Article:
The term art quilt itself is controversial, since it implies that quilts in other categories are not art. Quilts have always been made, however, with their aesthetic value as a consideration, even when makers were creating objects for practical use in their homes and bedrooms. To this extent, nearly all quilts evidence artistic/creative expression and their functional raison d'être as well as their materials and techniques support their visual statements, expressions that can be as powerful viewed on a bed as from the flat expanse of a gallery wall. What perhaps distinguishes the art of the home-based maker from that of the studio-based maker are context and intent. The works of makers such as the quilters of Gee's Bend, Alabama demonstrate, however, that notions of what distinguishes a so-called 'art quilt' from an everyday 'bed quilt' may reside less in the minds of the makers than in the eyes of the beholders.

Color theory and patterns

The colors used in art quilts are determined by their creators, but quilts which go beyond the basic "bed quilt" are usually distinguishable by non-traditional colors or pattern interpretation. Fiber Artists such as Valerie Page and Melody Crust demonstrate their vision by the use of complementary and contrasting colors, and complex and unpredictable but balanced patterns. The result may be mathematical in nature, as is the case with the Fibonacci number textile patterns Valerie Page creates.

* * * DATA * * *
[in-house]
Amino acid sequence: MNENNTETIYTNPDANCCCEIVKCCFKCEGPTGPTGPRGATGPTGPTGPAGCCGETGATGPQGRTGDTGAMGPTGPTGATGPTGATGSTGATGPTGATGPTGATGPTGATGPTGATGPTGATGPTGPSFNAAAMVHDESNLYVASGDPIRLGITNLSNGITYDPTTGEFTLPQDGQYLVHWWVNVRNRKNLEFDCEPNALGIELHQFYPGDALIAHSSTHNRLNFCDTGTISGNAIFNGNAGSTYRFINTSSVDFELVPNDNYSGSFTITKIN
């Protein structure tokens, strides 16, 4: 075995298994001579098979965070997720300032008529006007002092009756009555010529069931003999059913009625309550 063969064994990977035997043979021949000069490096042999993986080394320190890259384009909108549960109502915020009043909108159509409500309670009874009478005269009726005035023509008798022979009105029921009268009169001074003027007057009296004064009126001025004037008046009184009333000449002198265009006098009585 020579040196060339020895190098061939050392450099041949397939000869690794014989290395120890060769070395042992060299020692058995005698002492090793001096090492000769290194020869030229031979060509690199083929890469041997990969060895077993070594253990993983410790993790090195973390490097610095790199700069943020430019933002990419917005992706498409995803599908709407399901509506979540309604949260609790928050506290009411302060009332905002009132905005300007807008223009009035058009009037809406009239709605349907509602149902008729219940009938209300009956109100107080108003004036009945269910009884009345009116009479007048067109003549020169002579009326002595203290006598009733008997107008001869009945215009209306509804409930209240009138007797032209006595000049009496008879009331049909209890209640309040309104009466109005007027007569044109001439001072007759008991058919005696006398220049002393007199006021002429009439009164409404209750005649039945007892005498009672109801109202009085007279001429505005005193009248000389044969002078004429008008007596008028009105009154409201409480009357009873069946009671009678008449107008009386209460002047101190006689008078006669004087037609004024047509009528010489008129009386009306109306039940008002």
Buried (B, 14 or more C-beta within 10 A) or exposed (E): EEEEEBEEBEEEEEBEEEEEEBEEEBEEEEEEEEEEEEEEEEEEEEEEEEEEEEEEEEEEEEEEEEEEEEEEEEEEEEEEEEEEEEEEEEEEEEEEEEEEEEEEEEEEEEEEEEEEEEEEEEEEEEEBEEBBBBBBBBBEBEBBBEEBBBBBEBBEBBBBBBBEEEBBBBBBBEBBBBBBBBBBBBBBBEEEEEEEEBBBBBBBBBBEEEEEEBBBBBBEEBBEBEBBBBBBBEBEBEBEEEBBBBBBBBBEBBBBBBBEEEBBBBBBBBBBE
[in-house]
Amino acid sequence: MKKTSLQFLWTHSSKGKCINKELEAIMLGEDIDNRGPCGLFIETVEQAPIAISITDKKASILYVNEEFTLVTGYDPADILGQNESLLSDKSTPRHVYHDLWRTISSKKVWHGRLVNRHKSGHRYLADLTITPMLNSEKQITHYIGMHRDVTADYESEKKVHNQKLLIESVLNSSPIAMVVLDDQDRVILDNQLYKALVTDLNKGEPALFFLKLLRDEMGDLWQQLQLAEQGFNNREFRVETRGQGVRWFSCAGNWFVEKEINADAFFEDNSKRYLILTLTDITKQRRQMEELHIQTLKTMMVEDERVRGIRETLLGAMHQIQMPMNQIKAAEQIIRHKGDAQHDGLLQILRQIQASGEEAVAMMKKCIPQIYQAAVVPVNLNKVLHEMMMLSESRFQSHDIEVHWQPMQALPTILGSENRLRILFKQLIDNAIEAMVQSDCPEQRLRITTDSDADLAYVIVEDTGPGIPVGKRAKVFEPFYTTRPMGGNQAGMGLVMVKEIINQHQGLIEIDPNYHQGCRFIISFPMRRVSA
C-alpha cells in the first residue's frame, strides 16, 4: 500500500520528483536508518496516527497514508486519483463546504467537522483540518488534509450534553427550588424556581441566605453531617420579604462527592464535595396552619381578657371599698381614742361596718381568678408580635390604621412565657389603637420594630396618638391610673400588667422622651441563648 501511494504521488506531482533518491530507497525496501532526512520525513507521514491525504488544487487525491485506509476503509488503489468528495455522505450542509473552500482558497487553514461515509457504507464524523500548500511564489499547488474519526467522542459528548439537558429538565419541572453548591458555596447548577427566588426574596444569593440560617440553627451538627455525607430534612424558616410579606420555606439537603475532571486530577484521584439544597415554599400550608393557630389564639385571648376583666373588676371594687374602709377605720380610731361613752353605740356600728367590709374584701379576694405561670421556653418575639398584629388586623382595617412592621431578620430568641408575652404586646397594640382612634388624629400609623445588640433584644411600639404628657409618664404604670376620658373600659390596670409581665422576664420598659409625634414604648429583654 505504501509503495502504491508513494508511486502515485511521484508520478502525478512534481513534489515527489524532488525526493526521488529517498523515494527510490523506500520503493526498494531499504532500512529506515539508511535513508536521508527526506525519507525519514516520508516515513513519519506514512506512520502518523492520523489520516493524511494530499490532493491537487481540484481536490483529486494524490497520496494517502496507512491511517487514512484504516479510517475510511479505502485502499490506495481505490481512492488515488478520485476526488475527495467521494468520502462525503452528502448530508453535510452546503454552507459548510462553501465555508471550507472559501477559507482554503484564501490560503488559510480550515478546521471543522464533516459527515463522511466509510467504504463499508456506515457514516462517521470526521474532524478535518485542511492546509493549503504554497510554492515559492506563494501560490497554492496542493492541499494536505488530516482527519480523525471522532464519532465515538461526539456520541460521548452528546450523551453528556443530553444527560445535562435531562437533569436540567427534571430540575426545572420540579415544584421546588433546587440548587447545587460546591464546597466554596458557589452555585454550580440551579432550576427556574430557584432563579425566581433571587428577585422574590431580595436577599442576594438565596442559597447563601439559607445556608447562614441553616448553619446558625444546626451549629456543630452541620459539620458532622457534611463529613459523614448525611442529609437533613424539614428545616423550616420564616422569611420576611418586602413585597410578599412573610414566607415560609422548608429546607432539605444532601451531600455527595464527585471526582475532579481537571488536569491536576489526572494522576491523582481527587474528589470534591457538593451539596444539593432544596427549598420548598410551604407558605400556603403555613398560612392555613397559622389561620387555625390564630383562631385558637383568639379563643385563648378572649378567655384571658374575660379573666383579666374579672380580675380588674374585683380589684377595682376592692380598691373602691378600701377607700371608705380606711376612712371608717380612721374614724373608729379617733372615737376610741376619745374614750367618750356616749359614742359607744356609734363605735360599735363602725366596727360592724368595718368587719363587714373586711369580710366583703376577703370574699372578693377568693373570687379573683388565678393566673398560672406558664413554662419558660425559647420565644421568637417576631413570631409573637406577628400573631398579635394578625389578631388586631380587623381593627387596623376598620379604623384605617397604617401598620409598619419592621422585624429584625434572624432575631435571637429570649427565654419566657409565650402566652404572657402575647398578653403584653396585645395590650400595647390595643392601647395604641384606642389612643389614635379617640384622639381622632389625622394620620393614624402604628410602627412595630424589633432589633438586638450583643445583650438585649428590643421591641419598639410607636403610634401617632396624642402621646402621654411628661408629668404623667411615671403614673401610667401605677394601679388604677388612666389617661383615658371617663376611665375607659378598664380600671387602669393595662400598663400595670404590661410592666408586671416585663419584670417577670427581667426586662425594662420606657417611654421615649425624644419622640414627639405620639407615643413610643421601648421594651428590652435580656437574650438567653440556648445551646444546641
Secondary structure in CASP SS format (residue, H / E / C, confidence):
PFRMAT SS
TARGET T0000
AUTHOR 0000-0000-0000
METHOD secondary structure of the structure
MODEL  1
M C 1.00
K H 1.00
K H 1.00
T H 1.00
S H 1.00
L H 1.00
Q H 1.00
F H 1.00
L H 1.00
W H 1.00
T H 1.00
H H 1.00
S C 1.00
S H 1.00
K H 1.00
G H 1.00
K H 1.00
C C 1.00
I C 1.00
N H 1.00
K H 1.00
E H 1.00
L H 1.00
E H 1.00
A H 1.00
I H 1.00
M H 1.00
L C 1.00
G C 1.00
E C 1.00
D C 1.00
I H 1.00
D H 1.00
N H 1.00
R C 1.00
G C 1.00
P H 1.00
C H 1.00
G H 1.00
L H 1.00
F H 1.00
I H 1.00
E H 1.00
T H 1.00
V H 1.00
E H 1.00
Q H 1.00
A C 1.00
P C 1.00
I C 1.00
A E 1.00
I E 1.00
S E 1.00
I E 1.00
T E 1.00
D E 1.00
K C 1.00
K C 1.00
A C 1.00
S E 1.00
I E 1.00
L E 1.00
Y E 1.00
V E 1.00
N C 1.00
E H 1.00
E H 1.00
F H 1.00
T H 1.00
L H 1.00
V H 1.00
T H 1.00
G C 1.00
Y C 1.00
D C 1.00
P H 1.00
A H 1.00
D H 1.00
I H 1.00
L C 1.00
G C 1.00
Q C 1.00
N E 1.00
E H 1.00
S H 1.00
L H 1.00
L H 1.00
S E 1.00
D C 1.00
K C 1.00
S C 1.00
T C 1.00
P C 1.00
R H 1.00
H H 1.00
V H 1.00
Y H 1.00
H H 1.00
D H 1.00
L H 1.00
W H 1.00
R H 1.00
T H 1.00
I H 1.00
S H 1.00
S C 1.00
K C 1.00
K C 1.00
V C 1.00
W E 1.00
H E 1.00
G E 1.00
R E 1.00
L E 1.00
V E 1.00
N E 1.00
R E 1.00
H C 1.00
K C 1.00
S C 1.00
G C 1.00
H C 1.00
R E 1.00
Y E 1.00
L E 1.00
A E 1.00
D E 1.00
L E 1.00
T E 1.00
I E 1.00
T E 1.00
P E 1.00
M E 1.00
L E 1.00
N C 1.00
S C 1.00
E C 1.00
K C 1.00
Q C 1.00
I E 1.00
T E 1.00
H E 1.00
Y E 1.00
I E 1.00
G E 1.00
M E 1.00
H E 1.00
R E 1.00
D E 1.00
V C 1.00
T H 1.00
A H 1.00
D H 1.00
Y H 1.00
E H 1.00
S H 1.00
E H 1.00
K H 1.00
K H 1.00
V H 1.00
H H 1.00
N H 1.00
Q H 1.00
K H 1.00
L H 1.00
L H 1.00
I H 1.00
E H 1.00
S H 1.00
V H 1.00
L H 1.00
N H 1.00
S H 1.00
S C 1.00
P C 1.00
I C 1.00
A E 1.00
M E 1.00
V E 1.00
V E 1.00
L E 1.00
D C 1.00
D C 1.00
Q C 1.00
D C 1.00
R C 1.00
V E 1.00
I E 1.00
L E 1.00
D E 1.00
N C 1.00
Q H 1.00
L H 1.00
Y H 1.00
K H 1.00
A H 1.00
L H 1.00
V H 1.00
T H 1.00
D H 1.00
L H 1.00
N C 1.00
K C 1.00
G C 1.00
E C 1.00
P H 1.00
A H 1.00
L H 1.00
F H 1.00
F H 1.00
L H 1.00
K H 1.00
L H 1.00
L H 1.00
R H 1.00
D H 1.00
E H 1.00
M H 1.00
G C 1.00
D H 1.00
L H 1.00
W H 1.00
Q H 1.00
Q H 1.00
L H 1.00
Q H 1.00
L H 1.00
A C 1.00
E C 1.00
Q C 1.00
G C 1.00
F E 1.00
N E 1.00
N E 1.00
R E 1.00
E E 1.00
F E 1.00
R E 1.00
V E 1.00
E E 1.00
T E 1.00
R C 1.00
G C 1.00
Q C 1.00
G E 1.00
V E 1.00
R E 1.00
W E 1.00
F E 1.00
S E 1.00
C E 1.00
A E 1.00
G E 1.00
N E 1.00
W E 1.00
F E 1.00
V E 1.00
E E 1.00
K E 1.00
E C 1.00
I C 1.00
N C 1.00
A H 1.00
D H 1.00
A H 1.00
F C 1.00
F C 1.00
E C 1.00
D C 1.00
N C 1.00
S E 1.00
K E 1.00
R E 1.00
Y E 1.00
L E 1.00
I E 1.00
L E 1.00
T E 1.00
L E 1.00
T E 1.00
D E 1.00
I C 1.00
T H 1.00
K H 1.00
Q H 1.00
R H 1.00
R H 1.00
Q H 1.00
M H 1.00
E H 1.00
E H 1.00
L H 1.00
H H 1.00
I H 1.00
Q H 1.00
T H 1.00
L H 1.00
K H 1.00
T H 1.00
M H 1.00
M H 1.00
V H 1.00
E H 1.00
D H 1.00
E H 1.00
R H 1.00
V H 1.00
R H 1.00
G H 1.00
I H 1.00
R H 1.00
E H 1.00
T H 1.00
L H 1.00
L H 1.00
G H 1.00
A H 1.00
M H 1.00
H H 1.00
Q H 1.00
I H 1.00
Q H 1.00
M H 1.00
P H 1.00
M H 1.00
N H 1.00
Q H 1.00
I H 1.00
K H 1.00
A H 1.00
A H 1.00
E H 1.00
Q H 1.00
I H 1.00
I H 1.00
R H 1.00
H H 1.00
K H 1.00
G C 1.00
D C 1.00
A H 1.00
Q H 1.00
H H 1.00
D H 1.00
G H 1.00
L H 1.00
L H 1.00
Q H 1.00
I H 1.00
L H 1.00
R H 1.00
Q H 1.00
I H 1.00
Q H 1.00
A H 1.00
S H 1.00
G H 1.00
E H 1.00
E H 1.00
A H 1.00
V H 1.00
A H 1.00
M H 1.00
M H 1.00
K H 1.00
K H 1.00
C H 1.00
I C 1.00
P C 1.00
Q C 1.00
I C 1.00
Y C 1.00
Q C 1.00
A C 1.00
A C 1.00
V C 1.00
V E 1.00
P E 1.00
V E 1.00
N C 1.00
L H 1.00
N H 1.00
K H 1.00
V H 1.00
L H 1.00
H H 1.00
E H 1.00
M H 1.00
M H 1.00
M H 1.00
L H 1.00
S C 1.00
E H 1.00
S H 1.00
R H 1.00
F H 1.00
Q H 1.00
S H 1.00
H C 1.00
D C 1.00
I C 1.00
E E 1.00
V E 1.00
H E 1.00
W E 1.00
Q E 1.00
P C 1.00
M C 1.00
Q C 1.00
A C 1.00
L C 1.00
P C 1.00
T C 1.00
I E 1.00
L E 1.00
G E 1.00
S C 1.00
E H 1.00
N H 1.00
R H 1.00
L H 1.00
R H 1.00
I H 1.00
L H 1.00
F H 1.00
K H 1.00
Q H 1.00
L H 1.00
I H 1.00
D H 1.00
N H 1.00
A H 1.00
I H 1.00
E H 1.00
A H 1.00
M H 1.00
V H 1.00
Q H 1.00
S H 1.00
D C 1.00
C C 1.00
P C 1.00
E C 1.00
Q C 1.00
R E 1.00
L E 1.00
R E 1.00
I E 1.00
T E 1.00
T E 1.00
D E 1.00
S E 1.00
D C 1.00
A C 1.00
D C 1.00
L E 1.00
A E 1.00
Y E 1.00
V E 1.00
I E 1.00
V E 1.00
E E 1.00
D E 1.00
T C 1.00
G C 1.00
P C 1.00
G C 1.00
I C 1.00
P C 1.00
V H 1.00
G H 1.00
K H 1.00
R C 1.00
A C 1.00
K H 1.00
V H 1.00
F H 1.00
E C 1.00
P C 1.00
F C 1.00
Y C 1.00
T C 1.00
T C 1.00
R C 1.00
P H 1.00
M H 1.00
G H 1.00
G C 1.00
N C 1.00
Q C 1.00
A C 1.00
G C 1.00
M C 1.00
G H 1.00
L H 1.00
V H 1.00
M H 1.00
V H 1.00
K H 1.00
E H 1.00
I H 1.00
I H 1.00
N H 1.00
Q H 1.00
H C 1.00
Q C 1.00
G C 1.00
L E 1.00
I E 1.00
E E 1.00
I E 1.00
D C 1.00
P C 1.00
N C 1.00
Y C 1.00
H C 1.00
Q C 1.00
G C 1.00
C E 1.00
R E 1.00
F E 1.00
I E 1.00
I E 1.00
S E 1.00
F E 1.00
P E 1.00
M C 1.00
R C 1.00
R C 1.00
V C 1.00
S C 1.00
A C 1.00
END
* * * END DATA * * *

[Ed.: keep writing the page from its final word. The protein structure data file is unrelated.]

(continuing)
Quilts are named

During the late 1900s, the quilt community started to encourage quilters to label their quilts, starting with a name for the quilt, in addition to their own name, and completion date for the work. This was an important step in taking the craft of quilting into the art realm. A quilt's name implies there is some meaning to a quilt beyond its creation, to whatever degree, though meaning is found in quilts without names as well.

Emotion in an art quilt

One aspect of some art quilts is the ability of the piece to evoke an emotion in the viewer. While examples of quilts displaying the darker end of the emotional spectrum are still rare, they do exist. Quilts focused on the September 11, 2001 attacks have particularly explored grief and anger.

Notable quilters

External links

quilt in Czech: Quilt
quilt in German: Quilt
quilt in Spanish: Edredón
quilt in Dutch: Quilt
quilt in Japanese: キルト
quilt in Portuguese: Edredom
quilt in Russian: Стёганое полотно
quilt in Simple English: Quilt

Synonyms, Antonyms and Related Words

afghan, bed linen, bedclothes, bedcover, bedding, bedsheet, bedspread, blanket, buffalo robe, case, clothes, comfort, comfortable, comforter, contour sheet, counterpane, cover, coverlet, coverlid, eiderdown, fitted sheet, lap robe, linen, patchwork quilt, pillow slip, pillowcase, puff, robe, rug, sheet, sheeting, slip, spread